Generally, it was agreed that the keys to effective use of recognition as a motivational method are timeliness and making the recognition public.

One successful example involved a peer-recognition program, in which people were empowered to recognize one another by giving-out stars for helping an internal or external customer. When someone receives a certain number of stars, they get a gift card and the ‘star of the month’ gets a party, recognition, and a preferred parking space. It was noted that guidelines for the awarding of stars were set in advance.

Another perspective relative to timeliness involved making motivational and performance management activities an “everyday job,” and basing strategies on more than just past data.

Over-reliance on past data when crafting improvement or motivational plans was referenced as working through the “rear-view-mirror.” A better approach not only enables managers to identify opportunities for team improvement based on analyzing past activities and results, but to also identify preemptive action steps and strategies that can impact outcomes and future results.

Conclusions

  • Performance Management and motivation must be about much more than individual performance measurement. As Deming said, over 90% of problems are caused by the system not the person. To manage performance, we must manage the system by which people, plant, process interact to produce results.
  • Frequent observation and feedback is more helpful to people than more formal annual reviews. Motivation and engagement levels were consistently rated as “much higher” when team members received frequent, consistent feedback on their work, and also when they felt they had input to improvement plans.
  • Frequent communication about what an organization needs and wants greatly increases the odds that the organization will get what they need and want.
  • Group rewards encourage teamwork, while individual rewards encourage an individual to optimize his or her own goals even if it may sub-optimize the organization as a whole.
  • Tying money directly to performance appraisal can be a two-edged sword – raising stress and reducing the intrinsic rewards and personal satisfaction from doing a good job for the team.
  • Intrinsic rewards tend to increase motivation over time as opposed to financial rewards. Recognition is among the most effective. The keys to effective use of recognition as a motivational method are timeliness and making the recognition public.
  • Avoid performance management in the “rear-view mirror.”

Building a Performance Culture Infographic

Our previous post listed ten behaviors that have proved effective when taking a formalized approach to employee engagement.

But as noted in that, and other posts, engagement alone is not enough if the goal is to improve performance in a measurable way.

Not surprisingly, some of the highest achieving organizations with which we’ve worked are those that have successfully leveraged their engagement effort to develop and sustain high performance cultures.

The info-graphic  summarizes  steps you can take in order to achieve a high-performance culture.

Within this type of culture, people at all levels are encouraged to continually look for better ways of doing their jobs.  They are continually educated about, and coached to use, the tools of improvement; and to understand the link between individual or team performance and organizational goals.

Leaders within such a culture make available the necessary resources for helping people at all levels to understand the core competencies, values and beliefs which drive the culture.  These leaders also devote the necessary time and attention toward encouraging an environment that supports high quality and productivity, and toward effective performance management.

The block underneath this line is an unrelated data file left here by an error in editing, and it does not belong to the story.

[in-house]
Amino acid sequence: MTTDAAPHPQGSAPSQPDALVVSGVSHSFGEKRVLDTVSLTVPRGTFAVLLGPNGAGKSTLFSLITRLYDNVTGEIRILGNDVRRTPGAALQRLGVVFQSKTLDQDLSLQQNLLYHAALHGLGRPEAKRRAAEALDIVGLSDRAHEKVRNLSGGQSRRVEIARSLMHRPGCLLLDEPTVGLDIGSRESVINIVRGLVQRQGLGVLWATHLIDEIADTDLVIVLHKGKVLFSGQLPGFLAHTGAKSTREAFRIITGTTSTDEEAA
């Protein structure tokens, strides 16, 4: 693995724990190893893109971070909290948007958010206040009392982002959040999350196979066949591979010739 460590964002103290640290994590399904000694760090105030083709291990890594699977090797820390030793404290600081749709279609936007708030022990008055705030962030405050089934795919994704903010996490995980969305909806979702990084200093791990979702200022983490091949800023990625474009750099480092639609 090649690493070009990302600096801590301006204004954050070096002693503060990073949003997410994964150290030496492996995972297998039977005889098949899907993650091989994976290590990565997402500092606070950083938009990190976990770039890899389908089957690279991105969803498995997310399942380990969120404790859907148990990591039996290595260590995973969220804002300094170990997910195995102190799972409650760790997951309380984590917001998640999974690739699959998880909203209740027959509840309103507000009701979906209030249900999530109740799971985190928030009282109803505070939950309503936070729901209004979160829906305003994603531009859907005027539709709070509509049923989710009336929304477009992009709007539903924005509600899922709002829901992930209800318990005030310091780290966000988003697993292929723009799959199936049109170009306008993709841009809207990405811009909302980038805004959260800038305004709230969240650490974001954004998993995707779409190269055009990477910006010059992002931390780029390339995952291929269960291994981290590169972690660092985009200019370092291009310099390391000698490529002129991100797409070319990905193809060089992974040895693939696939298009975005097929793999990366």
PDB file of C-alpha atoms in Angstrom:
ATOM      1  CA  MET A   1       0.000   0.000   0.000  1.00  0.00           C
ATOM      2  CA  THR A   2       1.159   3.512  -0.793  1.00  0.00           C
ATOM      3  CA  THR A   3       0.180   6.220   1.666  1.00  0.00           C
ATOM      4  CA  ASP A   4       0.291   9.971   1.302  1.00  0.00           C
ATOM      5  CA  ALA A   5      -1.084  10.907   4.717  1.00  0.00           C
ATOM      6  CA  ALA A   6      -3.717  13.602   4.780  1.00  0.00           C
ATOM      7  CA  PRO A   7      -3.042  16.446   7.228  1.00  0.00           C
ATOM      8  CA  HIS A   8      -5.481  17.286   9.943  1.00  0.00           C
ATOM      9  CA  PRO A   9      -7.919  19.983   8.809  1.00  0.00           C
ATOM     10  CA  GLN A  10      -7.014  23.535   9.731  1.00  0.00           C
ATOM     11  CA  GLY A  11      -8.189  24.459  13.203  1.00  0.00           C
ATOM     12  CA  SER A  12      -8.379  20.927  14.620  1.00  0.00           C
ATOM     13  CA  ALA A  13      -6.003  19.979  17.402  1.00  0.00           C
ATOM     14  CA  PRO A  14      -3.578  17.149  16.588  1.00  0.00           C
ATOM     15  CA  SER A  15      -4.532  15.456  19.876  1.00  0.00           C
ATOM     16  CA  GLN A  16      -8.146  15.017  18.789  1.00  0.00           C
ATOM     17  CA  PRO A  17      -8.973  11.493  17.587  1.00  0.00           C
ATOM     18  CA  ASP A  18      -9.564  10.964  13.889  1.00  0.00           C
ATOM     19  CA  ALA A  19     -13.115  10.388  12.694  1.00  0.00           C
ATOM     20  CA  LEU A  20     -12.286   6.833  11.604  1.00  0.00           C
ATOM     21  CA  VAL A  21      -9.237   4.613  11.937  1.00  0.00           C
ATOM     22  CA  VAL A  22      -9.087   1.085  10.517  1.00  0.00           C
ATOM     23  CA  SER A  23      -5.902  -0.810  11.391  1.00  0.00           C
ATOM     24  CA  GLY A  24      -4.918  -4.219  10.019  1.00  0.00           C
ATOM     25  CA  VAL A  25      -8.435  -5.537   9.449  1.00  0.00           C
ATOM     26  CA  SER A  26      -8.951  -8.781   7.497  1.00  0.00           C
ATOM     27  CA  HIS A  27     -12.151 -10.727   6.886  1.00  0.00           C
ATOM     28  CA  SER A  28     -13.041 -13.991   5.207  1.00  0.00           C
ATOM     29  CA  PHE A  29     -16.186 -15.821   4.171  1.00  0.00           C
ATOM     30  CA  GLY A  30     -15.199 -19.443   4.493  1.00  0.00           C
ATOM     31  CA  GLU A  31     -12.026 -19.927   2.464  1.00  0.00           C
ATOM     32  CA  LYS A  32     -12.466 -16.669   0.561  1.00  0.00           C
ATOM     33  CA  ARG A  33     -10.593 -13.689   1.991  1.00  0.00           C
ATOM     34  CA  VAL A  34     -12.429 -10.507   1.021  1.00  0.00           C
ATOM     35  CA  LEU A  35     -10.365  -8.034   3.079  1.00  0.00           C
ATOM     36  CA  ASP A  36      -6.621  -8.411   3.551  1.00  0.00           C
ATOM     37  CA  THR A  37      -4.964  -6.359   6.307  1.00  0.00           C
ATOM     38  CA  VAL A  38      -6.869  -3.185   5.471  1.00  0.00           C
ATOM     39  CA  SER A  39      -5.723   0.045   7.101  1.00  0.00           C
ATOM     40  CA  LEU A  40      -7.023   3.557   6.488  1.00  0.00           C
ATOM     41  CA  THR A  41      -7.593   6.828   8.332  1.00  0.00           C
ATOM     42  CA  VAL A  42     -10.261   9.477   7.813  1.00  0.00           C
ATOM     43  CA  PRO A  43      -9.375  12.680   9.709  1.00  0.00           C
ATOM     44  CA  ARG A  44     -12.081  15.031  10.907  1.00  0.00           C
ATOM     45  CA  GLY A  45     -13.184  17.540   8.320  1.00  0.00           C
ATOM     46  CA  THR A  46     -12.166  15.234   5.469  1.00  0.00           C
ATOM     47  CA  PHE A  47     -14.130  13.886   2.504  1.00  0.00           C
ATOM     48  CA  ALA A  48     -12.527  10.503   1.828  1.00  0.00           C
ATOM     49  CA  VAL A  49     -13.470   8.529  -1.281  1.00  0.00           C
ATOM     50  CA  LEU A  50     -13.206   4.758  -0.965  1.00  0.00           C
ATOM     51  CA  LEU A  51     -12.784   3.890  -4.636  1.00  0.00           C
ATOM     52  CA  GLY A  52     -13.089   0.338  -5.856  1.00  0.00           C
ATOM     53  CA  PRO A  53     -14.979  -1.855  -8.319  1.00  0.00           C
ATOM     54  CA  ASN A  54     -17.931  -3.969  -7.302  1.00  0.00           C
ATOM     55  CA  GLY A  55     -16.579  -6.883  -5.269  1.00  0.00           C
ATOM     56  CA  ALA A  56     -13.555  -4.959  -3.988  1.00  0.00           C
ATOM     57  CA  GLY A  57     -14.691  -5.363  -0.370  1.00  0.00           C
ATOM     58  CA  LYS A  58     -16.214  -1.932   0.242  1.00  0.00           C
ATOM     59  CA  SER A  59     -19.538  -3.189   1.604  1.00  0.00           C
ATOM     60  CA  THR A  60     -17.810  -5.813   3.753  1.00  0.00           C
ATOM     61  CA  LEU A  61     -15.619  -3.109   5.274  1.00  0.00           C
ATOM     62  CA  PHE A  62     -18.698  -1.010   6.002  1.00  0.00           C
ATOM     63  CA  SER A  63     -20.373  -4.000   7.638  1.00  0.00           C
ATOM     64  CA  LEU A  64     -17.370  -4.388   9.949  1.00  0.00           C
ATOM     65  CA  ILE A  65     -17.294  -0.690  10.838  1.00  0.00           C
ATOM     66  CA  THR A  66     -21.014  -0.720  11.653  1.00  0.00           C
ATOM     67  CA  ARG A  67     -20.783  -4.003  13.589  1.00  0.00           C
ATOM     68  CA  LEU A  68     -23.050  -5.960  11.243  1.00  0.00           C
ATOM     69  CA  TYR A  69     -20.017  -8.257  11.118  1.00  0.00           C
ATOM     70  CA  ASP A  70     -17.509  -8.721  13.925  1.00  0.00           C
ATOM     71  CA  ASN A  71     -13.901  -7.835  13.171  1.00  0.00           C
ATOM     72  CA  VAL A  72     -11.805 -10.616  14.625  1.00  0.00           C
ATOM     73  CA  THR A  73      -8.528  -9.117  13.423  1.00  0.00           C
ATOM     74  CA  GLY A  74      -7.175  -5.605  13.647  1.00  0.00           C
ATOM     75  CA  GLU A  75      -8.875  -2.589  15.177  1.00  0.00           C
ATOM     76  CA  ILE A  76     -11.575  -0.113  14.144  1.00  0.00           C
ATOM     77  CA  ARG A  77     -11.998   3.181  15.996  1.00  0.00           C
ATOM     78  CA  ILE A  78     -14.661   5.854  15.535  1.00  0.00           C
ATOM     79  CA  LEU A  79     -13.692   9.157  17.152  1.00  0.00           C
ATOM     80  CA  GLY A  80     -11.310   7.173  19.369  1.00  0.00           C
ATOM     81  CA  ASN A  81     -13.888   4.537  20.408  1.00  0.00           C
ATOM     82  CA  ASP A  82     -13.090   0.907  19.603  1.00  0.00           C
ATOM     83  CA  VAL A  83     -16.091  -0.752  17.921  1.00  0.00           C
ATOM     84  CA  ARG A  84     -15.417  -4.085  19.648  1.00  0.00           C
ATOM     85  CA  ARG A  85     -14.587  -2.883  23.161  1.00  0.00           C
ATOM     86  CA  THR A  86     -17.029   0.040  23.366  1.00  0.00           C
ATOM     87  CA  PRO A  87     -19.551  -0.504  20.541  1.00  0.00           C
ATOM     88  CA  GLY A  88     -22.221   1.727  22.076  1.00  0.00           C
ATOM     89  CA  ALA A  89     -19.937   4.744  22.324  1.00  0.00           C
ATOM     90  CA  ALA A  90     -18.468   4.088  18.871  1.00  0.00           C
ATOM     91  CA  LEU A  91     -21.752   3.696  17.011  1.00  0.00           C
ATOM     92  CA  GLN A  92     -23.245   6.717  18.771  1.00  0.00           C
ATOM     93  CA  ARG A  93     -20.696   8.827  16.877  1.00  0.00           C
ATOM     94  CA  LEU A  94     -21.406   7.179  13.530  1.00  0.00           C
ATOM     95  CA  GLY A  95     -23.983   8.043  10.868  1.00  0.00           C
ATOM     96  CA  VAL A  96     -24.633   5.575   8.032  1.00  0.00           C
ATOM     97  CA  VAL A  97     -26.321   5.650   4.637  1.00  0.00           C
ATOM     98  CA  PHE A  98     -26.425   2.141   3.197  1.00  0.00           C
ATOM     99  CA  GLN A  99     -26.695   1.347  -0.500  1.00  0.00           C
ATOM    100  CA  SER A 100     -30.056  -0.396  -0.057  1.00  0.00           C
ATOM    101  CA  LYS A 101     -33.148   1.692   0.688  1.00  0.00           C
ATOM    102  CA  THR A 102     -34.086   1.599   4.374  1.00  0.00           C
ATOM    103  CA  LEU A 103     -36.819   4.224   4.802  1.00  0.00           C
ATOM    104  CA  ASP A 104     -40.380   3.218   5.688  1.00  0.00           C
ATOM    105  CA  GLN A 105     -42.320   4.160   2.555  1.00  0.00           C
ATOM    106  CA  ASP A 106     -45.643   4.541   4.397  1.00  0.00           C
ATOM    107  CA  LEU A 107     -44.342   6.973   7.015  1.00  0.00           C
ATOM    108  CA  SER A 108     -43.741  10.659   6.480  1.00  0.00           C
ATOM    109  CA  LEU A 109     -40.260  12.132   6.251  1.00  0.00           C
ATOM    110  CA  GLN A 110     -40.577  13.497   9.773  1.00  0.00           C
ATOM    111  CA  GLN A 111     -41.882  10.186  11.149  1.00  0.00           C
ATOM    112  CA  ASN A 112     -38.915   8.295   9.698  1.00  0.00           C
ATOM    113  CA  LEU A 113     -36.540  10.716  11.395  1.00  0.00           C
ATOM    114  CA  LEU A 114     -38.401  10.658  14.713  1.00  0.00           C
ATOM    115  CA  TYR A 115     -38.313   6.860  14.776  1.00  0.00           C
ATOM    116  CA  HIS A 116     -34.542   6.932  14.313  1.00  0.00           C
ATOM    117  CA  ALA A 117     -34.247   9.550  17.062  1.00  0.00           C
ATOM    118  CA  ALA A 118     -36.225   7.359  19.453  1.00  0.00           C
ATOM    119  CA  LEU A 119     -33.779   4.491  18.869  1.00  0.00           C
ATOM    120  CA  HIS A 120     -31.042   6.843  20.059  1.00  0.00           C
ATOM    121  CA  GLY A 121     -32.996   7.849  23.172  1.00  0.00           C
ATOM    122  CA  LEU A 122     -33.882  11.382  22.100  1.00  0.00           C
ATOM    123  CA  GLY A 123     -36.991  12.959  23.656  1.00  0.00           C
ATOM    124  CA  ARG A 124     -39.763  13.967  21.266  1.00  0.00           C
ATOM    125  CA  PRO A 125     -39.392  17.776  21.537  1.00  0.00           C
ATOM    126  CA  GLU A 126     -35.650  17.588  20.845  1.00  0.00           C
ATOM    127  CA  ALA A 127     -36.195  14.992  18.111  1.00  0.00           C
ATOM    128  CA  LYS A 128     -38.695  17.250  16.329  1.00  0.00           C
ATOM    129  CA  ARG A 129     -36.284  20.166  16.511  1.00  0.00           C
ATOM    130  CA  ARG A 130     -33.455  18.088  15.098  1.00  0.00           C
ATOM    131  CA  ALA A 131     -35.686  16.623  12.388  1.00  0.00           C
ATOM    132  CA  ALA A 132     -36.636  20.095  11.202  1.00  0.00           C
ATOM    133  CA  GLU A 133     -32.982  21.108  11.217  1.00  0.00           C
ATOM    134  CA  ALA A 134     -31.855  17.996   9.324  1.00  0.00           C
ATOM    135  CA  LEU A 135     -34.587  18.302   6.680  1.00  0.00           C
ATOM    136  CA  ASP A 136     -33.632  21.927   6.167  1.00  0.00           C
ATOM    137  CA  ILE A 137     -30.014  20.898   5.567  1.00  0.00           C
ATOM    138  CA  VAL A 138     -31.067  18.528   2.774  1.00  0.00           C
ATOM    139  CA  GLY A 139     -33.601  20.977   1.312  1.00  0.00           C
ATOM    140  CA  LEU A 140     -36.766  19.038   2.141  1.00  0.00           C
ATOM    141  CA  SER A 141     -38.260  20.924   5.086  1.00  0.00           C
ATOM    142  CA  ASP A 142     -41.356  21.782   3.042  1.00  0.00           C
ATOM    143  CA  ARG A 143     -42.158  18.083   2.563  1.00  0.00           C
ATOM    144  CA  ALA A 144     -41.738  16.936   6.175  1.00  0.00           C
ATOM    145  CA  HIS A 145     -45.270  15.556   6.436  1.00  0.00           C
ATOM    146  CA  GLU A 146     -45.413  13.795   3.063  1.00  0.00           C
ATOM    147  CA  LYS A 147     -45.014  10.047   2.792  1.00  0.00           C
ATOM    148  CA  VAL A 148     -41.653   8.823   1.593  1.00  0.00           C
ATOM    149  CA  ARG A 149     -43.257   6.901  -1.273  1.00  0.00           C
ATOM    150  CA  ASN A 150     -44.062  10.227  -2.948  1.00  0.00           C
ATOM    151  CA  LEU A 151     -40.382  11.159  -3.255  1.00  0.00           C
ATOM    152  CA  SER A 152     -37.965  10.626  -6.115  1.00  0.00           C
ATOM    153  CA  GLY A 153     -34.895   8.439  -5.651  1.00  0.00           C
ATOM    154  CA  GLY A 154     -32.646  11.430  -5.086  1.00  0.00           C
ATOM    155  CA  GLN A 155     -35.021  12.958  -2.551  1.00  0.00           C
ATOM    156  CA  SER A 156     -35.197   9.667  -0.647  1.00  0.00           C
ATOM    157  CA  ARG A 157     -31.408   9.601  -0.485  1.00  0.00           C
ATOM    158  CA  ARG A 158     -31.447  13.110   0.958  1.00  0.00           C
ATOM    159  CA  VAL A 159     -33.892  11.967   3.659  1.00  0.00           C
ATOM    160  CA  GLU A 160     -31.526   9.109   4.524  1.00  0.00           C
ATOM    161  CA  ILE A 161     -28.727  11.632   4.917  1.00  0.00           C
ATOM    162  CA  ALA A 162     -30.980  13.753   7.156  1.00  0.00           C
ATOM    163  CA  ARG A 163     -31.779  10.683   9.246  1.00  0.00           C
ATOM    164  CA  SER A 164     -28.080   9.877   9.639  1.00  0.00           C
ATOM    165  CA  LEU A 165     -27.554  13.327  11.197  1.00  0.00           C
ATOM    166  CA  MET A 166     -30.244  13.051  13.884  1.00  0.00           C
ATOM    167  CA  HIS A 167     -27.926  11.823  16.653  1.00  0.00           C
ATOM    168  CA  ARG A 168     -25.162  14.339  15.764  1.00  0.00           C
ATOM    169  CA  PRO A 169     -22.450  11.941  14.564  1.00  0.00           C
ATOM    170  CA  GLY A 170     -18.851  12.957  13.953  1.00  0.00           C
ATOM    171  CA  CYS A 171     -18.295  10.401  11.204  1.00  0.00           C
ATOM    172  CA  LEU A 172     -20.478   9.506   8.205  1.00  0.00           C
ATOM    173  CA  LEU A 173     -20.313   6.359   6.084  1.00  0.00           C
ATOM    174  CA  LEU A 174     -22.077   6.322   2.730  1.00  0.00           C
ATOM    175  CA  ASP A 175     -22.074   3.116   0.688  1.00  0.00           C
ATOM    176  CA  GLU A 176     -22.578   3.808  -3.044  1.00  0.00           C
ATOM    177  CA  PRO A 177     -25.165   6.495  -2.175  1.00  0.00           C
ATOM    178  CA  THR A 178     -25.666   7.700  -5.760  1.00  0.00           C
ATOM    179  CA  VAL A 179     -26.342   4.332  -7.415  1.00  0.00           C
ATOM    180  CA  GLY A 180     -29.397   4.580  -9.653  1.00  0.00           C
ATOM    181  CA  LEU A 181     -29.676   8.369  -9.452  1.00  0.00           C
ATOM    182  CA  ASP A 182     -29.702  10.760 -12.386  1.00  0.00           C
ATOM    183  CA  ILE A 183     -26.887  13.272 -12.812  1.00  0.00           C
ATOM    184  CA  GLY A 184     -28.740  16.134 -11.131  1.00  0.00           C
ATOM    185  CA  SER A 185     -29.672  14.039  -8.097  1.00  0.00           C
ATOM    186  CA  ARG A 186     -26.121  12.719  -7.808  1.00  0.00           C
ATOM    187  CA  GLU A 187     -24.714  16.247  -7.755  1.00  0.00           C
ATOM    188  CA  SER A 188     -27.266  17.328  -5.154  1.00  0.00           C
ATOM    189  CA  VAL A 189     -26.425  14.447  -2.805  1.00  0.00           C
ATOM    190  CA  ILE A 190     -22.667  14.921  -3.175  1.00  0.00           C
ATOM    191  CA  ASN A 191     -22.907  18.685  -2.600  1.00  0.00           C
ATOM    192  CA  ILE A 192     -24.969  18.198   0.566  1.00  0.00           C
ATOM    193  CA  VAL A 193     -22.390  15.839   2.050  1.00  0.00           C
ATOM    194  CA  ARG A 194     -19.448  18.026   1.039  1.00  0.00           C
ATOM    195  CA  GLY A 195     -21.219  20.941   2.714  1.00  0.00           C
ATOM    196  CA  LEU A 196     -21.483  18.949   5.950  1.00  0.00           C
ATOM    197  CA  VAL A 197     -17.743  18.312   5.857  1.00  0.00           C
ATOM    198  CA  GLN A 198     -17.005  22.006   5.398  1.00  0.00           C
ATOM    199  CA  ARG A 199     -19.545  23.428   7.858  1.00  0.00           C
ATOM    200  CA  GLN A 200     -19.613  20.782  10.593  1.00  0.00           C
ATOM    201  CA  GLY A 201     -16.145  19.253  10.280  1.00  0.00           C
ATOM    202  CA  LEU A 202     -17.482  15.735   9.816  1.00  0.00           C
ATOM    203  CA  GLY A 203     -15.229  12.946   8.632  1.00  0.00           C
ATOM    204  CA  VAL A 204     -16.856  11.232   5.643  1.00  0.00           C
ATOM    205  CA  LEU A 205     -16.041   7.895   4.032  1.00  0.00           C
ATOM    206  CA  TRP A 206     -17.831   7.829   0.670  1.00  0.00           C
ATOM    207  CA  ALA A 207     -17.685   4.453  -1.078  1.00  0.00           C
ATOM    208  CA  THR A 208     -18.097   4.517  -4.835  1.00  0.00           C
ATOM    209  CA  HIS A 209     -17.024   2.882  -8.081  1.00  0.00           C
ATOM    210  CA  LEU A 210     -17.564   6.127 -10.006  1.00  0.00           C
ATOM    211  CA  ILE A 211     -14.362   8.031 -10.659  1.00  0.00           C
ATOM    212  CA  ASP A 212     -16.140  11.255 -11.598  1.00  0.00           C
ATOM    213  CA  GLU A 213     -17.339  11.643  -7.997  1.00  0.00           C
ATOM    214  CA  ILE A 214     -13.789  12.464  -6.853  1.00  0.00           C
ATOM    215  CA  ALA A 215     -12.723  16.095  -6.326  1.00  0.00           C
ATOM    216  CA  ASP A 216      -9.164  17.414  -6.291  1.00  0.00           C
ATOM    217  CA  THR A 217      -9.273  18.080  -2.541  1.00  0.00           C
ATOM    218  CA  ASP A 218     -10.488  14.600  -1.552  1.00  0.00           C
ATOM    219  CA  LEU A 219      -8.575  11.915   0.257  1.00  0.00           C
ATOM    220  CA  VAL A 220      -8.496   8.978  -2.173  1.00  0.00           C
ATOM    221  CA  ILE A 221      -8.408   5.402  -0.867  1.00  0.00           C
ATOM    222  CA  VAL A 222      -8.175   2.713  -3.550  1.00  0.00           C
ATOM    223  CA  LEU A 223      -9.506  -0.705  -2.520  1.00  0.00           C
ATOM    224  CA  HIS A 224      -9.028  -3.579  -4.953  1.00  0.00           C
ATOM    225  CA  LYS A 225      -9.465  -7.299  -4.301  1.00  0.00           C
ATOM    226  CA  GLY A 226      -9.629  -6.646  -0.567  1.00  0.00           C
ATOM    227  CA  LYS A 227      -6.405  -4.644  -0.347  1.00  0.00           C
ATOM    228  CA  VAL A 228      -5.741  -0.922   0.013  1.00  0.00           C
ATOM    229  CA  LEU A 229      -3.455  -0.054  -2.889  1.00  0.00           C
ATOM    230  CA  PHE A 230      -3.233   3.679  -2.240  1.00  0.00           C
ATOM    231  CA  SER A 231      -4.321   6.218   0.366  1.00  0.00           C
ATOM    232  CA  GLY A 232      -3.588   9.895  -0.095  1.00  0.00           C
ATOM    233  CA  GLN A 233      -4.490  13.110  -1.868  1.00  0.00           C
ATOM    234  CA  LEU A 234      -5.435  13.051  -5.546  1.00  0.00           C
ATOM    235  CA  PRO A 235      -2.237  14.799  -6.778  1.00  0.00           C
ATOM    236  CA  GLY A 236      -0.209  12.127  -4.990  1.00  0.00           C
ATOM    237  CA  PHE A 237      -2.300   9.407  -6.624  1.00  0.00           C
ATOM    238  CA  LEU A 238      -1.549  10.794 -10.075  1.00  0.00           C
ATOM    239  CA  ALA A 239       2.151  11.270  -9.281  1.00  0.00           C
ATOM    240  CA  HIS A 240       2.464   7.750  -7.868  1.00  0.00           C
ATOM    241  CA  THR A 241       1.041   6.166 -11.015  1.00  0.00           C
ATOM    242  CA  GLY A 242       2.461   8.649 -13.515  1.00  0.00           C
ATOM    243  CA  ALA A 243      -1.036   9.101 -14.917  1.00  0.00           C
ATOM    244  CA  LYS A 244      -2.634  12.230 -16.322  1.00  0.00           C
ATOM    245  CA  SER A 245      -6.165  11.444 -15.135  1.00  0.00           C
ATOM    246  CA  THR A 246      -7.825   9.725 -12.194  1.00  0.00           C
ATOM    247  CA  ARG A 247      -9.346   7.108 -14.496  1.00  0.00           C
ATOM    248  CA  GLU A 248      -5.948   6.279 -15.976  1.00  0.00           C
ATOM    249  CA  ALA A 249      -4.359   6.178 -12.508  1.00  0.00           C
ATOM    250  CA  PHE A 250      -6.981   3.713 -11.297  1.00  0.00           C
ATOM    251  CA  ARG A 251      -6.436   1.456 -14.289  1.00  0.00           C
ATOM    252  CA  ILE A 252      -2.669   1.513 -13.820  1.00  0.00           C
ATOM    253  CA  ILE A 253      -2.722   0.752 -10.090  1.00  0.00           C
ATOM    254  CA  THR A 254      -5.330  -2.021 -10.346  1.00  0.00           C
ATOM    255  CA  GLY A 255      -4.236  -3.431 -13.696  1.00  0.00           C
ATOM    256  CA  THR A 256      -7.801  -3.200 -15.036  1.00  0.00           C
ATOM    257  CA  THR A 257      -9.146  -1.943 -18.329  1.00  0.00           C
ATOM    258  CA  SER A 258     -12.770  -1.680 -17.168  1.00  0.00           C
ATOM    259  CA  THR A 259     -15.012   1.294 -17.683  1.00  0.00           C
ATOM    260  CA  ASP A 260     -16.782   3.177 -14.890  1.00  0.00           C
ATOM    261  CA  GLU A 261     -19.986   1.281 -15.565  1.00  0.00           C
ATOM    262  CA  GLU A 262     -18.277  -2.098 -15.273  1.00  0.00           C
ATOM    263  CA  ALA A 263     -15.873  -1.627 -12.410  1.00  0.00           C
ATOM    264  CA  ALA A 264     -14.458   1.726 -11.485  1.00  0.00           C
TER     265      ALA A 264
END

Survey Says…!

An organization’s workforce is its most important and unique asset.

As such, we must make every effort to effectively lead, support, motivate, empower and engage employees, and to maintain a keen awareness of what this “key asset” thinks and feels about the organization.

Surveying employees on a regular basis is a good way to gain this knowledge. This simple practice can put us in the best position to make the best decisions, and can better-enable us to optimize our efforts to bring about a culture of engagement and continuous improvement — a high-performance culture.

By gathering critical knowledge about what employees really think and how they feel about our organization, we can identify the true status-quo and the best areas on which to focus our improvement effort.

Additional benefits associated with regularly-conducted employee satisfaction surveys include:

  • Maintain an accurate picture of current reality with respect to employee engagement
  • Understand what employees value… the things that are most important to them
  • Understand employee concerns and the magnitude of those concerns, and how to use this information to implement necessary changes and improvements
  • Compile facts and data by which to measure the impact of changes
  • Compile a relative ranking as to how our results compare to the “best” companies

Communication & A Culture of Continuous Improvement

rally_the_troops_800_10095Our previous post shared fundamental steps for building a high performing culture – a culture of continuous improvement; and a key element of doing so involves engaging the workforce.

There are 4 underlying principles to build engagement:

  1. Understand the various factors that motivate people
  2. Have excellent 2-way communication
  3. Build a great workplace
  4. Work at engagement every day

These steps may seem simple, but they are not necessarily easy.  Consider that in order to understand people and develop effective two-way communication leaders must create a systematic way of interacting with team members so they can cascade information to (and from) their reports and throughout the organization.

At the core of this communication mission is the ability to plan, run and follow-through on effective meetings, which we’ll discuss in upcoming posts.